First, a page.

Chhattisgarh HC Makes Aadhaar Mandatory For Bail
It is the intention of the government to give fillip to Aadhaar movement and encourage the people of this country to enroll themselves under the Aadhaar scheme, the Chhattisgarh High Court has said.
Now, it will be difficult for a person without Aadhaar card to obtain bail from the courts in Chhattisgarh as the high court has directed all the trial courts to necessarily obtain copy of the Aadhaar card of the accused as well as of the surety, while examining surety papers submitted along with bail applications.
The relevant part of the directive issued by Justice Prashant Kumar Mishra reads:
The court issued these directives while considering a bail application of an Advocate’s Clerk accused of fraudulent activity by standing surety by affixing his photograph in the property papers of other persons. The prosecution case was that the clerk stood surety in the trial court by impersonating one Neelkanth, a resident of village Indavani. But when the concerned court sent the papers for verification, the concerned Tahsildar submitted a report that no such person in the name of Neelkanth resides at village Indavani. Present to this report, the court Mohrir lodged a report against the applicant for offense punishable under sections 420, 467, 468, 471 and 120-B of the Indian Penal Code. The high court granted bail to the accused.
Practice of Submission of Forged Revenue Documents and Sureties is Rampant in Trial Courts
During the course of the hearing, the prosecutor apprised the court that in almost every court in the state, forged sureties are produced to obtain bail on the basis of forged revenue papers or by impersonating the real surety. If this menace is not controlled and regulated, it will attain enormous proportion, the public prosecutor told the court. Other lawyers present in the court joined this submission that practice of submission of forged revenue documents and sureties is rampant in trial courts.
The counsel also requested the court to pass necessary orders directing trial courts to ensure obtaining papers of identification at the time of approving surety documents for issuing release warrants.
The court then referred to Binoy Viswan v Union of India and others, and the quoted the observation made therein that Aadhaar or UID, which has come to be known as the most advanced and sophisticated infrastructure, may facilitate law enforcement agencies to take care of the problem of terrorism to some extent and may also be helpful in checking the crime and also help investigating agencies in cracking the crimes.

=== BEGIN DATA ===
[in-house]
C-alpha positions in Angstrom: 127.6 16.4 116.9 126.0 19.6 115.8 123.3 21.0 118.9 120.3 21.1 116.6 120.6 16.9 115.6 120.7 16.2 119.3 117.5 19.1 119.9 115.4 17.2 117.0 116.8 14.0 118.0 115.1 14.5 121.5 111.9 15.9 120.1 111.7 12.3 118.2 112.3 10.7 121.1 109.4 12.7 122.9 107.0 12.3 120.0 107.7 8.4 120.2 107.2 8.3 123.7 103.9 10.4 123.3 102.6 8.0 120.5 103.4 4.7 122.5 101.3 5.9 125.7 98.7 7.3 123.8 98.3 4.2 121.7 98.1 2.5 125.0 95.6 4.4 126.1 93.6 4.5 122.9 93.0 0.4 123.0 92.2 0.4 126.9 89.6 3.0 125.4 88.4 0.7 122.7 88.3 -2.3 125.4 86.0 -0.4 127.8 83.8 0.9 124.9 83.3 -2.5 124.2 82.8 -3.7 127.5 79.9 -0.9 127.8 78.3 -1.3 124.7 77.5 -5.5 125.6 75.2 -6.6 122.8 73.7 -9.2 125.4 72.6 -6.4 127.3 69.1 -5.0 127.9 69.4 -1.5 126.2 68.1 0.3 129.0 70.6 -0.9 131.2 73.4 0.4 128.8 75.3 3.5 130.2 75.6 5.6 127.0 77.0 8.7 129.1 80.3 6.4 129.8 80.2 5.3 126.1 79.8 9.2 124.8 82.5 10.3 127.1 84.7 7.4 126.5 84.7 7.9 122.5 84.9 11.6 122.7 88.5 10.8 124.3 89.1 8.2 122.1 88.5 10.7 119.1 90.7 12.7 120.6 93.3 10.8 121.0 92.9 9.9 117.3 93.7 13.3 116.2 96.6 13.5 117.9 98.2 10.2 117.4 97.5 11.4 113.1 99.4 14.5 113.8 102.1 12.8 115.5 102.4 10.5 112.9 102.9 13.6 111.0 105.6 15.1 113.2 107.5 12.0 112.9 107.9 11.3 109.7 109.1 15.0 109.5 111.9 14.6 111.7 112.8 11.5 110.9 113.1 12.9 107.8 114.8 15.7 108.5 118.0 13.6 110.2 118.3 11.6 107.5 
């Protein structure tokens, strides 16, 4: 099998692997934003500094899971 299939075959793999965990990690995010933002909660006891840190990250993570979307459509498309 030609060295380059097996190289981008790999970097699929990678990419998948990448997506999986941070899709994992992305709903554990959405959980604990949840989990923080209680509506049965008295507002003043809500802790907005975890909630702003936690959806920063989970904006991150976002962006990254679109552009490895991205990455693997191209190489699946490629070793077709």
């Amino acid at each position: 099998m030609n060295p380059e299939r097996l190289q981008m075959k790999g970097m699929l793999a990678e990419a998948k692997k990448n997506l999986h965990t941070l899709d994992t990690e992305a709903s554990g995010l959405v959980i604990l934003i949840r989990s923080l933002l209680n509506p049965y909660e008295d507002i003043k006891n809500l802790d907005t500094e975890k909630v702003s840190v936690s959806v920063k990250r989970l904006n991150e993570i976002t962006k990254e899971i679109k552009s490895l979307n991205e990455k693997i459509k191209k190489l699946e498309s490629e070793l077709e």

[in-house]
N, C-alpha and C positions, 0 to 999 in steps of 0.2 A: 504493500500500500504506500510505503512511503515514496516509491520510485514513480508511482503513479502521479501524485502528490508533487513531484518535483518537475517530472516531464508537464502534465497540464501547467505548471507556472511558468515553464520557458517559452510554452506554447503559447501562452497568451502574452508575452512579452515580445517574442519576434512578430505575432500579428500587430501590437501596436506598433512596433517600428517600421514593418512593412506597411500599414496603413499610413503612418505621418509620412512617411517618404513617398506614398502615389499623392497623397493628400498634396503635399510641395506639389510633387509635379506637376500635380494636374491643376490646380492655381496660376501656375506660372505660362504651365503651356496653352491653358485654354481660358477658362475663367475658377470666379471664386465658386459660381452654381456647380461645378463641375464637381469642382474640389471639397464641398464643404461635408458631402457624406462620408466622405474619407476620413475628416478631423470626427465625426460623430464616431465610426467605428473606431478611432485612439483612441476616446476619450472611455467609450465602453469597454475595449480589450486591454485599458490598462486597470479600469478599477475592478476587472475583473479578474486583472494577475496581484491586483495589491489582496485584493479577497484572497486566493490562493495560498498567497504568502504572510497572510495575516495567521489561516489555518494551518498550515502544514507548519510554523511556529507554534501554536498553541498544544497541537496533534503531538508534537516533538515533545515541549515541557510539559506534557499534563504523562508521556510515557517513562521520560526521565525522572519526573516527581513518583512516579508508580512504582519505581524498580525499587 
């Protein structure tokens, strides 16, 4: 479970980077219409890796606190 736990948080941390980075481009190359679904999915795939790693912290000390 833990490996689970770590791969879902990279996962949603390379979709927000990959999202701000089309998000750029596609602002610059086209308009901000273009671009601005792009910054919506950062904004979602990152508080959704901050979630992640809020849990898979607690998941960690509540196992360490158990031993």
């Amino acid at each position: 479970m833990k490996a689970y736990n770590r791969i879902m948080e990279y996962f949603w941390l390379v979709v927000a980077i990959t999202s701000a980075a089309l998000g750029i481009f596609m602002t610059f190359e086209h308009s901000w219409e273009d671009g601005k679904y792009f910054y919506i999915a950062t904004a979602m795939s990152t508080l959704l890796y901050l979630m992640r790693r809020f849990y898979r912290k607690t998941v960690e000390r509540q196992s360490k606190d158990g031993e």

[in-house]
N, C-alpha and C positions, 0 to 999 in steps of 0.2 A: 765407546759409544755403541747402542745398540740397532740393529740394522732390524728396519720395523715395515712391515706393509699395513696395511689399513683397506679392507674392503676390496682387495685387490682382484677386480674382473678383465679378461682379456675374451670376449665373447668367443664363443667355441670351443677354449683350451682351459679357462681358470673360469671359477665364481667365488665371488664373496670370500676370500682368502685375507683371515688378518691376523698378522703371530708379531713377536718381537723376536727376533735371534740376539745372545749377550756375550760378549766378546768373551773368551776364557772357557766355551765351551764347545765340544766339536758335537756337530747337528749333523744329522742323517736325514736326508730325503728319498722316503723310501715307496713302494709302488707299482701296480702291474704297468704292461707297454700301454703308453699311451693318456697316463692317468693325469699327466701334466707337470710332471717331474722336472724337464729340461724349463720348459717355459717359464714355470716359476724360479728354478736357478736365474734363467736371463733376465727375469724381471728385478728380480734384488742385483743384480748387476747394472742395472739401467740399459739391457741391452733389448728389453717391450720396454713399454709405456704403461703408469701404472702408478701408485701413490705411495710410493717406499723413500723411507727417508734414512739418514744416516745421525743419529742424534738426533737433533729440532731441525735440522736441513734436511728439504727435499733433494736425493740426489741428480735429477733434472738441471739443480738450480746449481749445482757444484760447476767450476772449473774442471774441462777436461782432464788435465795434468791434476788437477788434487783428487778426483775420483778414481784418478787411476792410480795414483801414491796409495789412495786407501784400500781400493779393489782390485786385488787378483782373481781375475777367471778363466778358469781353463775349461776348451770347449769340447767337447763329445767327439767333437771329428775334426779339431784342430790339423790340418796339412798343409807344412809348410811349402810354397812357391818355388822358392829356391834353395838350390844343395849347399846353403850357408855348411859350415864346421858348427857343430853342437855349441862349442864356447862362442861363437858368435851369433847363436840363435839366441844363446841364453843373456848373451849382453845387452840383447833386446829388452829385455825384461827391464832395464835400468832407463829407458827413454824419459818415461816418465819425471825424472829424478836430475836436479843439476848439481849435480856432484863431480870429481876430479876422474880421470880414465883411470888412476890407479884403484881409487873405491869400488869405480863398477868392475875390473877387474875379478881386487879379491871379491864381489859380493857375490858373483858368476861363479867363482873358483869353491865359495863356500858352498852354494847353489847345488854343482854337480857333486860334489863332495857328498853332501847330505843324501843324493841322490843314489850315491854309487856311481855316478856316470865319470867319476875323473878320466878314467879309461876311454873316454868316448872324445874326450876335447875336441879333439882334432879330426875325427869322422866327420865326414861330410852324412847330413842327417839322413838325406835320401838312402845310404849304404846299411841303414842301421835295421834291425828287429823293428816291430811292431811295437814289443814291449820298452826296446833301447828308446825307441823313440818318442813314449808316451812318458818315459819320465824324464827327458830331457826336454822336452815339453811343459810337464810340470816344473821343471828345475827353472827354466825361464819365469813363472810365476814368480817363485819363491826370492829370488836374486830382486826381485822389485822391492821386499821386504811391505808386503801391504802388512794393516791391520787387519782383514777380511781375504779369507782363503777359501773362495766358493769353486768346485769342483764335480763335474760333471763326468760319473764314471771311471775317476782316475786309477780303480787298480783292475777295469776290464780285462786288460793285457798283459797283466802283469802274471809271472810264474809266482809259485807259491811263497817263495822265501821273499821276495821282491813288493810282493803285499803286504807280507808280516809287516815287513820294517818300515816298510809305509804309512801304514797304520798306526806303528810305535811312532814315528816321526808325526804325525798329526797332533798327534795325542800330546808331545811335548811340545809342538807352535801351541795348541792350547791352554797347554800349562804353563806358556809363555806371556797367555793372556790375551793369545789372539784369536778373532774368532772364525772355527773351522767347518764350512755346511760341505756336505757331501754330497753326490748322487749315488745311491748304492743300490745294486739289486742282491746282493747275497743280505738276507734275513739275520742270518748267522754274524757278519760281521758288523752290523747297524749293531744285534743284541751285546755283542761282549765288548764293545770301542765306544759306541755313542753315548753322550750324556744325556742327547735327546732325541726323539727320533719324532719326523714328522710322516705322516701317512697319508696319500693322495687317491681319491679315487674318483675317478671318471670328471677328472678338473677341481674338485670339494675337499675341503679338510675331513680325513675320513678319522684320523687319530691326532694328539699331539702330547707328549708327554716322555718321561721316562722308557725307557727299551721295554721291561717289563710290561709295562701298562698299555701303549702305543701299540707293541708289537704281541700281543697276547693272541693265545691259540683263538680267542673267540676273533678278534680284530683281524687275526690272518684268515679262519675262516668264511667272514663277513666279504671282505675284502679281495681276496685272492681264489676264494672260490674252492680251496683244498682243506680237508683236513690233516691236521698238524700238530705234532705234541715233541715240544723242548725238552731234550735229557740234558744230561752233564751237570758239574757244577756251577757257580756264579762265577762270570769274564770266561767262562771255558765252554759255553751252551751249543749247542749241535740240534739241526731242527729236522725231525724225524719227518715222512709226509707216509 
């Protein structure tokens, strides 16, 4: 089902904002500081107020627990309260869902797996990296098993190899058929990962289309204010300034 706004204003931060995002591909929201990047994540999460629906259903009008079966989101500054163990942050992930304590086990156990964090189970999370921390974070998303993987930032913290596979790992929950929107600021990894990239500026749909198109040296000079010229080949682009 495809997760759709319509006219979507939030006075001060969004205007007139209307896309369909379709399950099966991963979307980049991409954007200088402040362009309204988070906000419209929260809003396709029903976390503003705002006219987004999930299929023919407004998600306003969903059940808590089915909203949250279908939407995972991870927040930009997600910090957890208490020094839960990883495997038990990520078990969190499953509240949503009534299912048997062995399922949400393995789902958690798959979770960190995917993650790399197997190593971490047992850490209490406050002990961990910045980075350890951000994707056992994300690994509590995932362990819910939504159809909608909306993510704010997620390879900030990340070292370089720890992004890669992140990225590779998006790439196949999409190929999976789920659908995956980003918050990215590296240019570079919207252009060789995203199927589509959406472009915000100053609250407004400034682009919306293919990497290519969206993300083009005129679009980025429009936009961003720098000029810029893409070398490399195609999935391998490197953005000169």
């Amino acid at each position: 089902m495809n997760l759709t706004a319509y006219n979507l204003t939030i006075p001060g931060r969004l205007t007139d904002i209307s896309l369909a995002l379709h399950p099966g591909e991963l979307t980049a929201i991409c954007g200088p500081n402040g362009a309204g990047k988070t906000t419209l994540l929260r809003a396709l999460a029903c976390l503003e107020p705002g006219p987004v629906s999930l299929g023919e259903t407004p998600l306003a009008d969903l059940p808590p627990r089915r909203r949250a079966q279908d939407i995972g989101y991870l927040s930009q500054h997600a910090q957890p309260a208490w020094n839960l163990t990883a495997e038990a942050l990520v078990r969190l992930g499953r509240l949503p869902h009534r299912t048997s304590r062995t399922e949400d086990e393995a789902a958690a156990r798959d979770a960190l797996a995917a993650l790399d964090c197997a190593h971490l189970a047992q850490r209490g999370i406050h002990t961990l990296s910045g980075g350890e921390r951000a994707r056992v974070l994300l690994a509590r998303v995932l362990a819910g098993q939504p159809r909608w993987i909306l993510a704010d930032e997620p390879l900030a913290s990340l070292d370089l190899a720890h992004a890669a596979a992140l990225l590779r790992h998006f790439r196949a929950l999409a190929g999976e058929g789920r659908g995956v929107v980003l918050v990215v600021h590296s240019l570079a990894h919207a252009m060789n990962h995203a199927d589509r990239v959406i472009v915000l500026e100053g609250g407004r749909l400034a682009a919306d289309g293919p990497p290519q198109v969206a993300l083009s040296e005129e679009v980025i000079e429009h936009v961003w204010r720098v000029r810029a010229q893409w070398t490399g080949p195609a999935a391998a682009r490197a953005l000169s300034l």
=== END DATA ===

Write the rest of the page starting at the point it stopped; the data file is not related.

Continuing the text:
“No doubt, going by the aforesaid, and may be some other similarly valid considerations, it is the intention of the government to give fillip to Aadhaar movement and encourage the people of this country to enroll themselves under the Aadhaar scheme,” the court said
The court issued the following direction to trial courts and regulate menace of practice of submission of forged documents:
- While examining the surety papers, the trial court shall necessarily obtain copy of the Aadhaar card of the accused as well as of the surety.
- The Aadhaar card of the accused and the surety as well as genuineness of the revenue papers shall be verified by all the trial courts, as soon as the same are furnished, preferably within a period of one week from the date of its submission.
- The release warrant shall be issued only after proper verification of the identity of the accused and the surety as well as the genuineness of the revenue/surety papers.
- In the event the revenue/surety papers or the Aadhaar Card is found to be forged, the concerned trial court shall forthwith lodge an FIR (First 5 Information report) against the person who submitted the papers/Aadhaar details.
- The concerned District and Sessions Judge shall maintain a register/database in electronic form containing the case No., crime No., particulars of the accused, details of the Police Station, particulars of the person who has stood surety for the accused therein, the details of the property against which the surety is based, etc.
- If a particular surety is found to have stood surety in many cases on the basis of same property papers, the same shall be rejected, if it is involved in more than two cases.
- The concerned Revenue Officer and the Station House Officer shall cooperate with the trial court in course of verification of revenue/surety papers as well as the Aadhaar details of the accused and the surety.
- All the trial courts shall meticulously follow these directions and shall certify in the order sheet of the respective case that “the verification of papers has been done in accordance with the order passed by the High Court of Chhattisgarh in M.Cr.C No. 3957 of 2017 (Ved Prakash @ Gudda v State of Chhattisgarh)”
- If such certification is not made by the trial Court, disciplinary action may be initiated against the erring Presiding Officer.
Interestingly, these directives have been issued when the Supreme Court is all set to consider challenge the provisions of the Aadhaar (Targeted Delivery of Financial and other Subsidies, Benefits and Services) Act, 2016.
Former Karnataka High Court judge Justice Anand Byrareddy had recently joined the challenge initiated by another former Karnataka High Court judge Justice K Puttaswamy, who is the main petitioner in the original Aadhaar case.
Recently the Constitution bench of the supreme court extended the deadline for the mandatory linkage of Aadhaar number with all services and schemes, including bank accounts and mobile numbers, 31 to March 2018.
Read the order here:
(This article was originally published on Live Law and has been reproduced here with due permission)
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